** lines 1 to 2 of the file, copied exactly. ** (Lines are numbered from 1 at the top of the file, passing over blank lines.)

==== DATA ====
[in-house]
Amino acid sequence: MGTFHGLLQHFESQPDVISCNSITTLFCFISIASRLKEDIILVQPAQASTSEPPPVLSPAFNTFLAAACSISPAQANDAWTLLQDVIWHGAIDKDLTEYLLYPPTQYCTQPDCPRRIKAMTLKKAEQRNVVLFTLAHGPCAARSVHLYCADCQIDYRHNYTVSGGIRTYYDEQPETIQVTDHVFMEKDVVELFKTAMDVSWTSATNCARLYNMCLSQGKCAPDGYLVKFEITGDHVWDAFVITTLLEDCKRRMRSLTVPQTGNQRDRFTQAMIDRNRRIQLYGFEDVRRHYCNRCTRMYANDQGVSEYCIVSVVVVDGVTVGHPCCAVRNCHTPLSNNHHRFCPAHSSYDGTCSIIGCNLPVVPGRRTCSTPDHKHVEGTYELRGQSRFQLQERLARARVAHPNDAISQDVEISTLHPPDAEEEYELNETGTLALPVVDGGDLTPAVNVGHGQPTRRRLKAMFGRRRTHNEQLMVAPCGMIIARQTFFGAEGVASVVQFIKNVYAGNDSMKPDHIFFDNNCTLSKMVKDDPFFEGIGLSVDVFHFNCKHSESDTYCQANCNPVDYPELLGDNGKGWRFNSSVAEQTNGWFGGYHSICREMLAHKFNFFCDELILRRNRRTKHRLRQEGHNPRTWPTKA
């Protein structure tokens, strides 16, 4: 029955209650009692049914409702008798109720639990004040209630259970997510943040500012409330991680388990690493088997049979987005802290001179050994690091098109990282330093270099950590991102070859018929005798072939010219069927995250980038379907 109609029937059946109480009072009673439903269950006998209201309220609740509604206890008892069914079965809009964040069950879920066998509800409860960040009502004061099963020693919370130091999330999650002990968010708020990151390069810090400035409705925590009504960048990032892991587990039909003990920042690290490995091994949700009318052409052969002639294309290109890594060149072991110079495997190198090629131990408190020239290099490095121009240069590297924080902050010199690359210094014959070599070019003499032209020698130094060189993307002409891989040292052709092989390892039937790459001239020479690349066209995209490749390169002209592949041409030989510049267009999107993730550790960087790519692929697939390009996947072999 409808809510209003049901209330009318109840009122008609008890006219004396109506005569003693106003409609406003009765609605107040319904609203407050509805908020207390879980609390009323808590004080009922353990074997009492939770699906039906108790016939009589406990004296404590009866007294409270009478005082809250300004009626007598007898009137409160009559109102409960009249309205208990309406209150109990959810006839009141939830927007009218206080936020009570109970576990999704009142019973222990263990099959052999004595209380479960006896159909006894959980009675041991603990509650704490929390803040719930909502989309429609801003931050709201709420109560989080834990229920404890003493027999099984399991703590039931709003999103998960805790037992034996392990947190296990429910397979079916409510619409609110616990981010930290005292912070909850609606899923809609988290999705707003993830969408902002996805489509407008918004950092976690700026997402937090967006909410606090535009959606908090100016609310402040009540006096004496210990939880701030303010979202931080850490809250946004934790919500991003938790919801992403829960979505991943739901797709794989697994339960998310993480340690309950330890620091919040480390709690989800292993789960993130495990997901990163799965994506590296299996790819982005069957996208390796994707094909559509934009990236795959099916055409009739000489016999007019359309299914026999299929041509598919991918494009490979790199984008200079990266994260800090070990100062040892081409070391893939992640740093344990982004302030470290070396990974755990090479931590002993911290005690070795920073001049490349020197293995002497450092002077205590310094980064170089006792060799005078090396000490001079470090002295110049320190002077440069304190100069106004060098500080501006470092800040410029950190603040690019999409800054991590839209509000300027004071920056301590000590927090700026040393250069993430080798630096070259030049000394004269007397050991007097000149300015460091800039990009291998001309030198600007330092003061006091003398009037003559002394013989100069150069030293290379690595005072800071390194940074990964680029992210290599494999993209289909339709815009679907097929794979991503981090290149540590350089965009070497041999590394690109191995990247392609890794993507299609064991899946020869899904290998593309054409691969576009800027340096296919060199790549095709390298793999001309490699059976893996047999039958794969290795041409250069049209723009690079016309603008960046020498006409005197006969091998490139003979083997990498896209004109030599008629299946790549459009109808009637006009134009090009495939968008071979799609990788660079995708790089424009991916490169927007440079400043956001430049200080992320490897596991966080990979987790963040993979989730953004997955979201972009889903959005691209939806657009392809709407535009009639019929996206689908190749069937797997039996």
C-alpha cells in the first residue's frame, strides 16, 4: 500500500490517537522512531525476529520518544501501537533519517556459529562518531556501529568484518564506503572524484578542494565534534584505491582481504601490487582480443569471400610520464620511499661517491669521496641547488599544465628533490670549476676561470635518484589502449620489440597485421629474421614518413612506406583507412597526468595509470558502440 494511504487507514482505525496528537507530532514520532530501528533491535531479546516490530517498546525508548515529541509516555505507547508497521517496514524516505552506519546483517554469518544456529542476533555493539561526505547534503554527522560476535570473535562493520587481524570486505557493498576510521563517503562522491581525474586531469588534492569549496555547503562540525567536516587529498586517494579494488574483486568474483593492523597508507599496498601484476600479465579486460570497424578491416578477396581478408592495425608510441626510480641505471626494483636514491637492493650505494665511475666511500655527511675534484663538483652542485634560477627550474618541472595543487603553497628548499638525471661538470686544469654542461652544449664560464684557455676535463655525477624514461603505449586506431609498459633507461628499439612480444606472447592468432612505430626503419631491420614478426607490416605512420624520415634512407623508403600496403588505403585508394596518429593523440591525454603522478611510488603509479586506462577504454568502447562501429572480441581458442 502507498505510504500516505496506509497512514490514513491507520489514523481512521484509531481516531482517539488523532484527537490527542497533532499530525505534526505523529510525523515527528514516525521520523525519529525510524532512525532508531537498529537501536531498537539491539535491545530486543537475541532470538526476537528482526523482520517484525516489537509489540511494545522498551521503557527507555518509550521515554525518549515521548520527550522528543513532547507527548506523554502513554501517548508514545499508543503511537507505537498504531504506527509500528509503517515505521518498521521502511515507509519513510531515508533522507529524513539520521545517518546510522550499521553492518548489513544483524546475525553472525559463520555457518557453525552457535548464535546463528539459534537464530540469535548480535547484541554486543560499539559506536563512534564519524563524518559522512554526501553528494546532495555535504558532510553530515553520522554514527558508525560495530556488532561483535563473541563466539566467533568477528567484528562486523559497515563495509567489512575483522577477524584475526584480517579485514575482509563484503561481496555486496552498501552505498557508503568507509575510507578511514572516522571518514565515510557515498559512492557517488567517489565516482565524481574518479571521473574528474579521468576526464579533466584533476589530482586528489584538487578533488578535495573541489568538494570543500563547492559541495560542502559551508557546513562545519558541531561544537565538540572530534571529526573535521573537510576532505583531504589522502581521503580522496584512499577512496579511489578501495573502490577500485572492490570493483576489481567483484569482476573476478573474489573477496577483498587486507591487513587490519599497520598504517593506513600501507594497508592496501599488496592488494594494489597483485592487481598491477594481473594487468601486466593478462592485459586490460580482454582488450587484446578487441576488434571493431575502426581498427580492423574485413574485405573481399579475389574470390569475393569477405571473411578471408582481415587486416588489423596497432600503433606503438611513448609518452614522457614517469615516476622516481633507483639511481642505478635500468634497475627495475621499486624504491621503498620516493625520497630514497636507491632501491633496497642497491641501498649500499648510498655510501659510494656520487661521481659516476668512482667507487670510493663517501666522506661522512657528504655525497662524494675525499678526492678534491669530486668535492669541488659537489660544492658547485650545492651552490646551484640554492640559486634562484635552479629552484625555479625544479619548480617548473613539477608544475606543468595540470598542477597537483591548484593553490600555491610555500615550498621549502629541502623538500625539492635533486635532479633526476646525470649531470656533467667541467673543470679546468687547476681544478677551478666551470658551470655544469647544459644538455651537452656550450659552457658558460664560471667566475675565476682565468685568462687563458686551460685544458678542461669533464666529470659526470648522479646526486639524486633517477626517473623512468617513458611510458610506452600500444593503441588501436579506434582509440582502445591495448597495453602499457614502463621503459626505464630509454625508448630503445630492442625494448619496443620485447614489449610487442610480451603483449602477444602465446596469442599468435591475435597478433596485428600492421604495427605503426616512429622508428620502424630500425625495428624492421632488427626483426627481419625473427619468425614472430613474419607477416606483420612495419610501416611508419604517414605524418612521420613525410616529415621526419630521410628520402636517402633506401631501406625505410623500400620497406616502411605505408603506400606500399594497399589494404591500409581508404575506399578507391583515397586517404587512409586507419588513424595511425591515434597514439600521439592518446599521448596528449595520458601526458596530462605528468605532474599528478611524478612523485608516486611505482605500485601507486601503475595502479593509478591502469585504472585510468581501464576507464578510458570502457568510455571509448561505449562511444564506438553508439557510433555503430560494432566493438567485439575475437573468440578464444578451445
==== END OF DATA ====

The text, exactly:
[in-house]
Amino acid sequence: MGTFHGLLQHFESQPDVISCNSITTLFCFISIASRLKEDIILVQPAQASTSEPPPVLSPAFNTFLAAACSISPAQANDAWTLLQDVIWHGAIDKDLTEYLLYPPTQYCTQPDCPRRIKAMTLKKAEQRNVVLFTLAHGPCAARSVHLYCADCQIDYRHNYTVSGGIRTYYDEQPETIQVTDHVFMEKDVVELFKTAMDVSWTSATNCARLYNMCLSQGKCAPDGYLVKFEITGDHVWDAFVITTLLEDCKRRMRSLTVPQTGNQRDRFTQAMIDRNRRIQLYGFEDVRRHYCNRCTRMYANDQGVSEYCIVSVVVVDGVTVGHPCCAVRNCHTPLSNNHHRFCPAHSSYDGTCSIIGCNLPVVPGRRTCSTPDHKHVEGTYELRGQSRFQLQERLARARVAHPNDAISQDVEISTLHPPDAEEEYELNETGTLALPVVDGGDLTPAVNVGHGQPTRRRLKAMFGRRRTHNEQLMVAPCGMIIARQTFFGAEGVASVVQFIKNVYAGNDSMKPDHIFFDNNCTLSKMVKDDPFFEGIGLSVDVFHFNCKHSESDTYCQANCNPVDYPELLGDNGKGWRFNSSVAEQTNGWFGGYHSICREMLAHKFNFFCDELILRRNRRTKHRLRQEGHNPRTWPTKA